Alcohol is often wrapped up in our ideas of dating and sex. We meet a date for drinks, we celebrate a long-term relationship anniversary with drinks, we use alcohol as “lubrication” and “liquid courage” when we want to approach a stranger at a bar, or get on the dance floor.
And yet, the terms lubrication and courage might be the most laughable things to attribute to alcohol, given how it impacts our sexual functioning!
This blog post will be talking about light to moderate alcohol use. It is not inclusive of substance abuse disorders. It will, however, challenge what we think of an unproblematic drinking, as the data shows that even small amounts of alcohol have a disruptive effect on our physiological and emotional experiences of sex.
For cisgender women, alcohol can increase sexual desire temporarily. Alcohol raises the level of testosterone which can increase your sexual desire. Given what we said about alcohol often being linked to sex and a good time with a partner, some of this desire might also be stemming from your anticipation of sex itself. These can be good things. However, alcohol also negatively impacts physical arousal. So you might be thinking about sex (desire) but struggle with sexual performance: insufficient blood flow to the genitals which will impact your ability to self-lubricate, and will also impair your sensitivity to stimulation. The clitoris, just like the penis, is made up of erectile tissue that swells and grows when aroused. Attempting sex without enough lubrication or engorgement of the clitoris and surrounding tissue can make sex feel less interesting even with initial desire, and can lead to painful sex, and delayed, muted, or absent orgasm.
The impacts are also obvious for cisgender men, and not too dissimilar. Alcohol increases angiotensin, which is a hormone linked to erectile dysfunction. Alcohol also depresses your central nervous system, and decreases blood flow to the penis, both of which make physical arousal challenging. It can also cause delayed ejaculation and orgasm, or the inability to achieve either. Even if you are experiencing intense desire for sex, if the arousal is not there, this can lead to frustrating situations.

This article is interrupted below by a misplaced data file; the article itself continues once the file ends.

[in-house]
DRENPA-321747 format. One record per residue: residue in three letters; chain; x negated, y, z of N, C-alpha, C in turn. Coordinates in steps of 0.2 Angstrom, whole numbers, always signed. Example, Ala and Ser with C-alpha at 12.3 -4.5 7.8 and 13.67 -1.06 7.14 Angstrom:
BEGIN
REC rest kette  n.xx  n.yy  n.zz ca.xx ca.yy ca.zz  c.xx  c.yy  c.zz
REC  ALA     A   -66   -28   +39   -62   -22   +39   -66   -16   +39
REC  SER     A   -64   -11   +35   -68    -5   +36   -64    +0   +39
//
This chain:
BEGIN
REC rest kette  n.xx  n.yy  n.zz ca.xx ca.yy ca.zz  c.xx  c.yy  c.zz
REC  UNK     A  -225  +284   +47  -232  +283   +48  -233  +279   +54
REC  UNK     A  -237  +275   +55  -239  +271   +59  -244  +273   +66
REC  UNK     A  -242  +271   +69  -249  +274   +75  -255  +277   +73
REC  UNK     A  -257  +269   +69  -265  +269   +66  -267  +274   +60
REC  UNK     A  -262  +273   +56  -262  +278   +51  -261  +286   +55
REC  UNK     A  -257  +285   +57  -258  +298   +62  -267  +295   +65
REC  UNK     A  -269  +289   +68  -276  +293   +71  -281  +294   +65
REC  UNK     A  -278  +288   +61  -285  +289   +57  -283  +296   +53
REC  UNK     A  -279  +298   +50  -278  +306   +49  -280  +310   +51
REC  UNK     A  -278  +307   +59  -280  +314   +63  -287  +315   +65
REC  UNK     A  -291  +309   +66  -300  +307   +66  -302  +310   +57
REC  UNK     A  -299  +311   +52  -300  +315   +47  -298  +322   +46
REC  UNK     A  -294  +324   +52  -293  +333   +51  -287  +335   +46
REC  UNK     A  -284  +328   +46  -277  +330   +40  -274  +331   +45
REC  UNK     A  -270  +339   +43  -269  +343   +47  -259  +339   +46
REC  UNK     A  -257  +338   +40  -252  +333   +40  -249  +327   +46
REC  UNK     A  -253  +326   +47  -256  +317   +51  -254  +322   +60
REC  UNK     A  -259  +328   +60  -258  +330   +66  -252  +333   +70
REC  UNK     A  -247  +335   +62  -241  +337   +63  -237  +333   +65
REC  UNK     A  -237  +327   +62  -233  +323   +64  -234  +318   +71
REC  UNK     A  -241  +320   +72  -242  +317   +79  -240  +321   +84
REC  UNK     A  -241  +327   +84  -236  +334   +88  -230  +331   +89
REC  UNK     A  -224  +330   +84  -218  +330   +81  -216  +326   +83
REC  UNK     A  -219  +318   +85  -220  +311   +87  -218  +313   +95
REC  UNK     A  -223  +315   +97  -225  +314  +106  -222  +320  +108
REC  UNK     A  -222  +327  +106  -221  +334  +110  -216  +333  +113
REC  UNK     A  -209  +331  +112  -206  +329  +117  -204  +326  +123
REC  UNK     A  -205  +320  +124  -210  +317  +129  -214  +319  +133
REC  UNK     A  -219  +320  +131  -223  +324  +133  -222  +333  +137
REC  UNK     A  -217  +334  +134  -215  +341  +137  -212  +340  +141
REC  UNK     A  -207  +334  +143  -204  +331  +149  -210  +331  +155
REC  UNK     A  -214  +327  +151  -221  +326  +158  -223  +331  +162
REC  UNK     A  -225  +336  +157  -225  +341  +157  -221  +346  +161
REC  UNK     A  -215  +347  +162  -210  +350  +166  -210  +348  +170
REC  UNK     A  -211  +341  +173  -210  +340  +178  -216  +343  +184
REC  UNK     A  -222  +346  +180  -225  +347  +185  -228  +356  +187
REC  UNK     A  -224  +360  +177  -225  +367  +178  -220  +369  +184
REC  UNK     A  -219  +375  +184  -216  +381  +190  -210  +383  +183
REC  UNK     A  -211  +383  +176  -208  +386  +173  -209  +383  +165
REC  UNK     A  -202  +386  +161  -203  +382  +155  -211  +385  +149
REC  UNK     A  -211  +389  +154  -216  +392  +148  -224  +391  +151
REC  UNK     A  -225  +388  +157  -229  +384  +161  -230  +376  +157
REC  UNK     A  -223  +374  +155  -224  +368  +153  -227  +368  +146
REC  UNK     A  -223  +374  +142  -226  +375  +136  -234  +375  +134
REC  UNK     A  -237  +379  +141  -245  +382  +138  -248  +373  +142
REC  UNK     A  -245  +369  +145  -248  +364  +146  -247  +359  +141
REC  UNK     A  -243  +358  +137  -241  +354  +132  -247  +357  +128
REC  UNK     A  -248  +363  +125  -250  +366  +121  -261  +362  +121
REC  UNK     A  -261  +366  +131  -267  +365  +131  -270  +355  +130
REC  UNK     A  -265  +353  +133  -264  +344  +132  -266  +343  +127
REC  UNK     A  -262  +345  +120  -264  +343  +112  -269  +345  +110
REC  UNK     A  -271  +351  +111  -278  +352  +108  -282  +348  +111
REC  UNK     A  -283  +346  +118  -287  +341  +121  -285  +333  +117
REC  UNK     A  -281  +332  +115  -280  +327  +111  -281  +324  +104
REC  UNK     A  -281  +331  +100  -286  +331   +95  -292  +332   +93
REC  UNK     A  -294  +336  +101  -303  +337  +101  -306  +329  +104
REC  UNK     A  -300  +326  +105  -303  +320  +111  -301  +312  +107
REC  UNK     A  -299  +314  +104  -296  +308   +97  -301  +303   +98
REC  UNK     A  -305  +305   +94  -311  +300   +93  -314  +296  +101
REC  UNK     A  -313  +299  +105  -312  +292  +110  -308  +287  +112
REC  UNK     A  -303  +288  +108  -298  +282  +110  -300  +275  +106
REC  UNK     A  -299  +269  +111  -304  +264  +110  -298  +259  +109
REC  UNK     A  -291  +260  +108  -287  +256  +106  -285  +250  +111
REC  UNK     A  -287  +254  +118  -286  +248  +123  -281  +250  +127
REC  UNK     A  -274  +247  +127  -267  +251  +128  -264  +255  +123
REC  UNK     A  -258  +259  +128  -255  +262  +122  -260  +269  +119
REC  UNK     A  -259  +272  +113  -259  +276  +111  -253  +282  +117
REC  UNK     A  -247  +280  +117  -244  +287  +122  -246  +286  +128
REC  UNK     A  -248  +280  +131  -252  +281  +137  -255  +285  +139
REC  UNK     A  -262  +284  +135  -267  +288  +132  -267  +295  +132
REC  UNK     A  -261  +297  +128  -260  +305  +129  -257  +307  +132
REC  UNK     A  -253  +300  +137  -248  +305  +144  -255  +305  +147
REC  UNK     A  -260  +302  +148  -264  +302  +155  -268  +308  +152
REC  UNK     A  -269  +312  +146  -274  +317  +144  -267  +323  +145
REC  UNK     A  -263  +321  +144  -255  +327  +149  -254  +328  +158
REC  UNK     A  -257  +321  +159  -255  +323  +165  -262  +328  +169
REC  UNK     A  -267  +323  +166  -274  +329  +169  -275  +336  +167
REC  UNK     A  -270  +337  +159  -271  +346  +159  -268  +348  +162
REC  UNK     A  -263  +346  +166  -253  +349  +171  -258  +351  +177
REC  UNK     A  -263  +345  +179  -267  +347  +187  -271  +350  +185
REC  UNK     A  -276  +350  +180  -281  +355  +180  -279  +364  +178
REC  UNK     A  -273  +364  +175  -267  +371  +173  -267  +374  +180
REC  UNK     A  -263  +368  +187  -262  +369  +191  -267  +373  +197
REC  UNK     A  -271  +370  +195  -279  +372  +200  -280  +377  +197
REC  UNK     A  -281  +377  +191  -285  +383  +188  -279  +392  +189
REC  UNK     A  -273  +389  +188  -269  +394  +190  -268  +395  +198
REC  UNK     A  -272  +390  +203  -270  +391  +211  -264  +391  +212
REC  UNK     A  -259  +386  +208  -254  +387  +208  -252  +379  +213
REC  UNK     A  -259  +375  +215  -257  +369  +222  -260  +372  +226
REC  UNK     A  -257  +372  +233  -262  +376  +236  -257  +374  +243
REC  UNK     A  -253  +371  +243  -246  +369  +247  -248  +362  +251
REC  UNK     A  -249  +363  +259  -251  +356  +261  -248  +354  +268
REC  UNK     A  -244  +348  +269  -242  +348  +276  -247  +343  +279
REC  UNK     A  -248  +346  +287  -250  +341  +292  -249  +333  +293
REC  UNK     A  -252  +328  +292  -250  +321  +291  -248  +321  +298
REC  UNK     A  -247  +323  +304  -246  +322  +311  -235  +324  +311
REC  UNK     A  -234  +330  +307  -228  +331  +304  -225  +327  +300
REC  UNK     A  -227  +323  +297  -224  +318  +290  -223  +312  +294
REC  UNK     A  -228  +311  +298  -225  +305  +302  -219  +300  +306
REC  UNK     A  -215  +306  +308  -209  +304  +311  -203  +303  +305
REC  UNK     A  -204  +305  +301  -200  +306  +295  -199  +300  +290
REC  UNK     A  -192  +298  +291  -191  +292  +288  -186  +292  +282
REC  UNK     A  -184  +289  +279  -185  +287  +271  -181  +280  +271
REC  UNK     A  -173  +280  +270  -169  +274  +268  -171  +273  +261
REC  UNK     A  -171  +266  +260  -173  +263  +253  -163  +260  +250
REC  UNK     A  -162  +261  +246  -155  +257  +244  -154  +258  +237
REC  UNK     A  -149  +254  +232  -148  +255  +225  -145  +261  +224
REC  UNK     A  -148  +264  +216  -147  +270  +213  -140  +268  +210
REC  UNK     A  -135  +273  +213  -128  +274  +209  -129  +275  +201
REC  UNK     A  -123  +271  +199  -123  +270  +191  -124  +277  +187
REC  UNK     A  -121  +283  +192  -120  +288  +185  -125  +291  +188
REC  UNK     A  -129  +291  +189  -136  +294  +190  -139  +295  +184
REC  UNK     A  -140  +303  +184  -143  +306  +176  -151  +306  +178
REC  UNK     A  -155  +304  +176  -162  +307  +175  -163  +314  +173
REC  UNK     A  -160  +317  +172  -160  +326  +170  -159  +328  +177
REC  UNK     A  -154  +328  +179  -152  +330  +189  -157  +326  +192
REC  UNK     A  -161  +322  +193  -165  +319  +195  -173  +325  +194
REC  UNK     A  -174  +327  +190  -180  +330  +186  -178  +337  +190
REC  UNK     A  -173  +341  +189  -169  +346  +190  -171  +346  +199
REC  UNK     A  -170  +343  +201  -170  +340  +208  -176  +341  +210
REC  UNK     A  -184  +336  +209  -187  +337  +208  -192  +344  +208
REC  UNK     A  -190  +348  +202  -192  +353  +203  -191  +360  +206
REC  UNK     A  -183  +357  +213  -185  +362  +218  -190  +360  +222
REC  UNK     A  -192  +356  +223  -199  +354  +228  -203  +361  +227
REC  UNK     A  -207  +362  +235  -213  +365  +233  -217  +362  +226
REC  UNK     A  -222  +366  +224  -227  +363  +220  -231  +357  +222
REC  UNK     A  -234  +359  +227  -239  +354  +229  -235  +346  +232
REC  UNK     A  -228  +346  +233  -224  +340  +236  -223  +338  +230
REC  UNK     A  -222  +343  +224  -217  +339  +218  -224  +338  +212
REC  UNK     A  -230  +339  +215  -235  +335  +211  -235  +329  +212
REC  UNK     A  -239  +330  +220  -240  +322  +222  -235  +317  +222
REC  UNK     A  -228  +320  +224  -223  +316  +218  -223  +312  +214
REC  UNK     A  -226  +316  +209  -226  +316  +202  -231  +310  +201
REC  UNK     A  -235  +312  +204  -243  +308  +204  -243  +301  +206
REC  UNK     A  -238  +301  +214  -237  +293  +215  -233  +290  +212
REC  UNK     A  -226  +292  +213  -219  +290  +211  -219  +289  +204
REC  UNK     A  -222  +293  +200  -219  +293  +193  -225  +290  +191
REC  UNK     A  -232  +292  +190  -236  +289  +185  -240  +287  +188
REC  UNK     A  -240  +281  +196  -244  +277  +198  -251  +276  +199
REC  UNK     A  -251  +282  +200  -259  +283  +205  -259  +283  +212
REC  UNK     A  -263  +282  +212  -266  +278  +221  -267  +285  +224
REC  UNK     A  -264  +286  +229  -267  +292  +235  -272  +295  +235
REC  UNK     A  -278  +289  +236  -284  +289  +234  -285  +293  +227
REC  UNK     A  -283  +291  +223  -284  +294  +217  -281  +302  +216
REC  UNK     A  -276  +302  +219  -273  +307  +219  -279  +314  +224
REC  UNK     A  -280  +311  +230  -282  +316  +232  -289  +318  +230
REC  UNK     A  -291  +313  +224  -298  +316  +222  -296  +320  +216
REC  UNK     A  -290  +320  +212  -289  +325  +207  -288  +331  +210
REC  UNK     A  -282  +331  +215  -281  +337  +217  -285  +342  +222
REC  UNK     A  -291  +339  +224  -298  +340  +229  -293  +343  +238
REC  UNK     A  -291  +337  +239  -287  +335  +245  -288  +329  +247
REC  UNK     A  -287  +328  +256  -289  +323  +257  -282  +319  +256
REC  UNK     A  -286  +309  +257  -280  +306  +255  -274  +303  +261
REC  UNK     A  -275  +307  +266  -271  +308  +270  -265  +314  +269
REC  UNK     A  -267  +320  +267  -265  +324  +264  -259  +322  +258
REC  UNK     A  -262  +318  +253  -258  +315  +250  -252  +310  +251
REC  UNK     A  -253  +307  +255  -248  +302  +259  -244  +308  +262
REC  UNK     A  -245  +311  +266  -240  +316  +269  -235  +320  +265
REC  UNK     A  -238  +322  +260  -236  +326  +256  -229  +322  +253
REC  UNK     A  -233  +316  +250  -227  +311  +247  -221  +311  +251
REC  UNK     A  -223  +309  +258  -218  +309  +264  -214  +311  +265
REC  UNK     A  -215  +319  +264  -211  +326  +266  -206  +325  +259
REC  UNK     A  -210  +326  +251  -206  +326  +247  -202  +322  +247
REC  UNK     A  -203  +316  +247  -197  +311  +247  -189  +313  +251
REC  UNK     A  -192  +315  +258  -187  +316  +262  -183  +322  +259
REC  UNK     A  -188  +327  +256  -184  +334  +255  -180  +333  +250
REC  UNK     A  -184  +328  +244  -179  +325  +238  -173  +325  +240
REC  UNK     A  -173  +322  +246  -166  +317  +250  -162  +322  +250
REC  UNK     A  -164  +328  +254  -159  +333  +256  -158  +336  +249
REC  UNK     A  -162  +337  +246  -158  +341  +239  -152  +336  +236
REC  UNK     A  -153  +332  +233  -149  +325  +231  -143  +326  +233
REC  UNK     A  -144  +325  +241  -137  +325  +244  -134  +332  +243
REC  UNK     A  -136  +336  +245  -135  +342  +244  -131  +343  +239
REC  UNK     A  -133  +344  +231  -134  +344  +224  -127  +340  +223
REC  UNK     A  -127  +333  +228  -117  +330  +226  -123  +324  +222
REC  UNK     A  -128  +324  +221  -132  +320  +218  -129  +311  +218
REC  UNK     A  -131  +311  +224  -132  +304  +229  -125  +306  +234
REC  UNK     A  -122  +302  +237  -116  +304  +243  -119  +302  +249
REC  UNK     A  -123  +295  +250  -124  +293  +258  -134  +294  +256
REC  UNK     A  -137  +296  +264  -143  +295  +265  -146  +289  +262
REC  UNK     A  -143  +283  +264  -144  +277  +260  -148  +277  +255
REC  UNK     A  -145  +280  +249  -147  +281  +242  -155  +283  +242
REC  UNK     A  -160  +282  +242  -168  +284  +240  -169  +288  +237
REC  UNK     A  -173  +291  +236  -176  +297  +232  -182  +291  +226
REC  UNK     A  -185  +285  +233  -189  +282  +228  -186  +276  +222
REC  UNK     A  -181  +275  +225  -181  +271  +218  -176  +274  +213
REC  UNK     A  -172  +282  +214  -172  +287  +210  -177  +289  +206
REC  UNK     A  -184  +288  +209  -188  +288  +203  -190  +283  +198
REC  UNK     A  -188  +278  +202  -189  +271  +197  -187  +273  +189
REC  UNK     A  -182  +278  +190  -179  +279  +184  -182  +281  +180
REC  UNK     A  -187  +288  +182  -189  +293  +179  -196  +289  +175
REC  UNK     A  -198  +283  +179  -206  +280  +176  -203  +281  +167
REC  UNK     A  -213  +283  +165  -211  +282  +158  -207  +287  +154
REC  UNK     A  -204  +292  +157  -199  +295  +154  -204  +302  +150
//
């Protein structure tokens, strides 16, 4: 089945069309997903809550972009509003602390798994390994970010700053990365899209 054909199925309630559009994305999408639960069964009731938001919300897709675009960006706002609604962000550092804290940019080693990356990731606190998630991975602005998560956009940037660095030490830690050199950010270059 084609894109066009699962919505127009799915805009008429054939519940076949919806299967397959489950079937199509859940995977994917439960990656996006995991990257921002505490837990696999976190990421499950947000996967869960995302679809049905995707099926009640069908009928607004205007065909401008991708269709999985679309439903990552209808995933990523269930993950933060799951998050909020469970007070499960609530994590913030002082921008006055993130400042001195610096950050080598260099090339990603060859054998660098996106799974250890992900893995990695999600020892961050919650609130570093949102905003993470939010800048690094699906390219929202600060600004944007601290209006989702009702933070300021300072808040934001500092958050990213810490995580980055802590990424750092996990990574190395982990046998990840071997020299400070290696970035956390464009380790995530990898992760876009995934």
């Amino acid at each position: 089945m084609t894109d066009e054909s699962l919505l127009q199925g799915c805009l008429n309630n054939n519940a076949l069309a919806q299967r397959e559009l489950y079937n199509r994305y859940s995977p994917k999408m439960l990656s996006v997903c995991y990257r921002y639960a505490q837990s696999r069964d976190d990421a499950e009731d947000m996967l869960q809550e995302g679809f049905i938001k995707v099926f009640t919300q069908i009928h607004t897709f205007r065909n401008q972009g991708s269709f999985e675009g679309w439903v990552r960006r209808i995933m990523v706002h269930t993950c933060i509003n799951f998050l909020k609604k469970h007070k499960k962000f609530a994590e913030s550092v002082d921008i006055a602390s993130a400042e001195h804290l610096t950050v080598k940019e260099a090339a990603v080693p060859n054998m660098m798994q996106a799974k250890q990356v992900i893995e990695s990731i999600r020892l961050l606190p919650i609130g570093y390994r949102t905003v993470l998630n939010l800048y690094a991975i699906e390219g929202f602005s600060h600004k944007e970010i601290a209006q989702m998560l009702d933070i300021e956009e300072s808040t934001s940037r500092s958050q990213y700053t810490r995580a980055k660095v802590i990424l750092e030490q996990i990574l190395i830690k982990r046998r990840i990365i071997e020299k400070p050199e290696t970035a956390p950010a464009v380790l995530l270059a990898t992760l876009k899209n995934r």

If you are transgender, the impacts on your anatomy will be similar, but perhaps even more pronounced. For trans women with a penis, any erectile dysfunction already occurring due to their GAHT will be more pronounced. For trans men, the vaginal atrophy that can occur on GAHT might lead to more discomfort with the lack of arousal and lubrication when alcohol is added to the mix.
Consuming alcohol to the point of intoxication can also lead to risk-taking behaviors in sex. Remember: alcohol itself, in any amount, is indeed a toxin. It is a shorter runway that you might think of this toxin having an impact. It can be challenging to remember safer sex precautions to prevent STIs and pregnancy if you’ve been drinking, and might lead you to forget boundaries a partner has set.
Alcohol is a depressant. That means the effect of alcohol can be confusing to those consuming it. Many people feel great when they first begin to drink. They feel a loss of inhibitions, and an increase in mood. This is where that term “liquid courage” comes from. And yet, as the effects of alcohol wear off, your body will try to find its way back to homeostasis. This process often leads to an over-correct, tipping you into feelings of anxiety and/or depression. What might have started as a carefree and fun evening might suddenly turn; a romantic vacation that involves a lot of drinking might be less fun by day three. Those feelings of low inhibition and high invincibility become negative self-talk, worry, and conflict. Everyone processes alcohol differently, so this might be 5 drinks in for one person, and just 1 drink for another.
Much of the research on alcohol and sexual functioning profiles heavy drinkers, and indeed, heavier use will lead to larger consequences. However, it is important to remember how “heavy drinking” is defined: 15 drinks in a week for men, and 8 for women. This is much lower than many people guess. Of more concern, because of the way we lose track of time when drinking, many people do not know they are having this many drinks in a week before a therapist asks them to count. Something you can do for your sexual health and happiness, without a sex therapist involved, is evaluate your level of alcohol consumption, and adjust if needed. If you find that you are struggling to adjust to a more moderate or light classification, it might be time to seek help from a therapist.
Mary-Margaret Sweeney, MSW, LCSW, CST is a certified sex therapist licensed and practicing in the state of Indiana. You can read more about her practice and reach out about working together here.